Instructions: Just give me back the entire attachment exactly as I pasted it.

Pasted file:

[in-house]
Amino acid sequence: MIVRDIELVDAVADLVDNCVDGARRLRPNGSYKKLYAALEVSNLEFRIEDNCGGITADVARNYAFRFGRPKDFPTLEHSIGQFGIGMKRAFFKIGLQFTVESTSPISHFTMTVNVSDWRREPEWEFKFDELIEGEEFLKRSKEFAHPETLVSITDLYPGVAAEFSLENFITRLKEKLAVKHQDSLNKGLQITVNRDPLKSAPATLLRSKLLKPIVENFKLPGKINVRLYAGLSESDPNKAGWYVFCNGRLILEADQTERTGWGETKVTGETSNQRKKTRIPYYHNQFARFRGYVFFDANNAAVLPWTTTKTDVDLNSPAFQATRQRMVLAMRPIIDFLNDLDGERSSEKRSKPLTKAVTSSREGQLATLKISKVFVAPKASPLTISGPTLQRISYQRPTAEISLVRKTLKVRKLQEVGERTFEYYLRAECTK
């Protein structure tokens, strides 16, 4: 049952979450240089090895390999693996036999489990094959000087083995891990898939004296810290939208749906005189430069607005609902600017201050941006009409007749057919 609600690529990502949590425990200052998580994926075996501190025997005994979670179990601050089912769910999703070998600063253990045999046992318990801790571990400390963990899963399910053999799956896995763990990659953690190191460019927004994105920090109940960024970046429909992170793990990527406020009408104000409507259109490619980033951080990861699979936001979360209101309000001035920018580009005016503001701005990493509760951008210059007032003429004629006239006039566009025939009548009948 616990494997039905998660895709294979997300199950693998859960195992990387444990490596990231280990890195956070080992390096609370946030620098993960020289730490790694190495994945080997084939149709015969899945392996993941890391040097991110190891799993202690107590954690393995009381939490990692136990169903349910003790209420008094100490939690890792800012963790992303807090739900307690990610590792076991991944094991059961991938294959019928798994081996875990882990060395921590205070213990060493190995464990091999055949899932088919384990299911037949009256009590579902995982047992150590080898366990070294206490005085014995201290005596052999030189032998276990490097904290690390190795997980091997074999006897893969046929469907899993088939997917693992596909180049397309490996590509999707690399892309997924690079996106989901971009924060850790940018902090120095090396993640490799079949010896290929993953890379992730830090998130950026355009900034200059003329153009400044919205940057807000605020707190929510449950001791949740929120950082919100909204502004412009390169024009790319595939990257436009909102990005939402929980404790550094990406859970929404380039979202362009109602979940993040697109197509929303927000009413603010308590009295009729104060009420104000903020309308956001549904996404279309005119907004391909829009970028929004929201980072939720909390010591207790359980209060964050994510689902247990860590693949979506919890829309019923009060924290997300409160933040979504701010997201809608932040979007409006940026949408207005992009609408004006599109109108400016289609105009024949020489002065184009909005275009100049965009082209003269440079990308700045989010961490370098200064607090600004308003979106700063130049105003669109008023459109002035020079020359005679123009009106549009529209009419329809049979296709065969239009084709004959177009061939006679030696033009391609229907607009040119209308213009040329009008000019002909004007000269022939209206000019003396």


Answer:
[in-house]
Amino acid sequence: MIVRDIELVDAVADLVDNCVDGARRLRPNGSYKKLYAALEVSNLEFRIEDNCGGITADVARNYAFRFGRPKDFPTLEHSIGQFGIGMKRAFFKIGLQFTVESTSPISHFTMTVNVSDWRREPEWEFKFDELIEGEEFLKRSKEFAHPETLVSITDLYPGVAAEFSLENFITRLKEKLAVKHQDSLNKGLQITVNRDPLKSAPATLLRSKLLKPIVENFKLPGKINVRLYAGLSESDPNKAGWYVFCNGRLILEADQTERTGWGETKVTGETSNQRKKTRIPYYHNQFARFRGYVFFDANNAAVLPWTTTKTDVDLNSPAFQATRQRMVLAMRPIIDFLNDLDGERSSEKRSKPLTKAVTSSREGQLATLKISKVFVAPKASPLTISGPTLQRISYQRPTAEISLVRKTLKVRKLQEVGERTFEYYLRAECTK
């Protein structure tokens, strides 16, 4: 049952979450240089090895390999693996036999489990094959000087083995891990898939004296810290939208749906005189430069607005609902600017201050941006009409007749057919 609600690529990502949590425990200052998580994926075996501190025997005994979670179990601050089912769910999703070998600063253990045999046992318990801790571990400390963990899963399910053999799956896995763990990659953690190191460019927004994105920090109940960024970046429909992170793990990527406020009408104000409507259109490619980033951080990861699979936001979360209101309000001035920018580009005016503001701005990493509760951008210059007032003429004629006239006039566009025939009548009948 616990494997039905998660895709294979997300199950693998859960195992990387444990490596990231280990890195956070080992390096609370946030620098993960020289730490790694190495994945080997084939149709015969899945392996993941890391040097991110190891799993202690107590954690393995009381939490990692136990169903349910003790209420008094100490939690890792800012963790992303807090739900307690990610590792076991991944094991059961991938294959019928798994081996875990882990060395921590205070213990060493190995464990091999055949899932088919384990299911037949009256009590579902995982047992150590080898366990070294206490005085014995201290005596052999030189032998276990490097904290690390190795997980091997074999006897893969046929469907899993088939997917693992596909180049397309490996590509999707690399892309997924690079996106989901971009924060850790940018902090120095090396993640490799079949010896290929993953890379992730830090998130950026355009900034200059003329153009400044919205940057807000605020707190929510449950001791949740929120950082919100909204502004412009390169024009790319595939990257436009909102990005939402929980404790550094990406859970929404380039979202362009109602979940993040697109197509929303927000009413603010308590009295009729104060009420104000903020309308956001549904996404279309005119907004391909829009970028929004929201980072939720909390010591207790359980209060964050994510689902247990860590693949979506919890829309019923009060924290997300409160933040979504701010997201809608932040979007409006940026949408207005992009609408004006599109109108400016289609105009024949020489002065184009909005275009100049965009082209003269440079990308700045989010961490370098200064607090600004308003979106700063130049105003669109008023459109002035020079020359005679123009009106549009529209009419329809049979296709065969239009084709004959177009061939006679030696033009391609229907607009040119209308213009040329009008000019002909004007000269022939209206000019003396």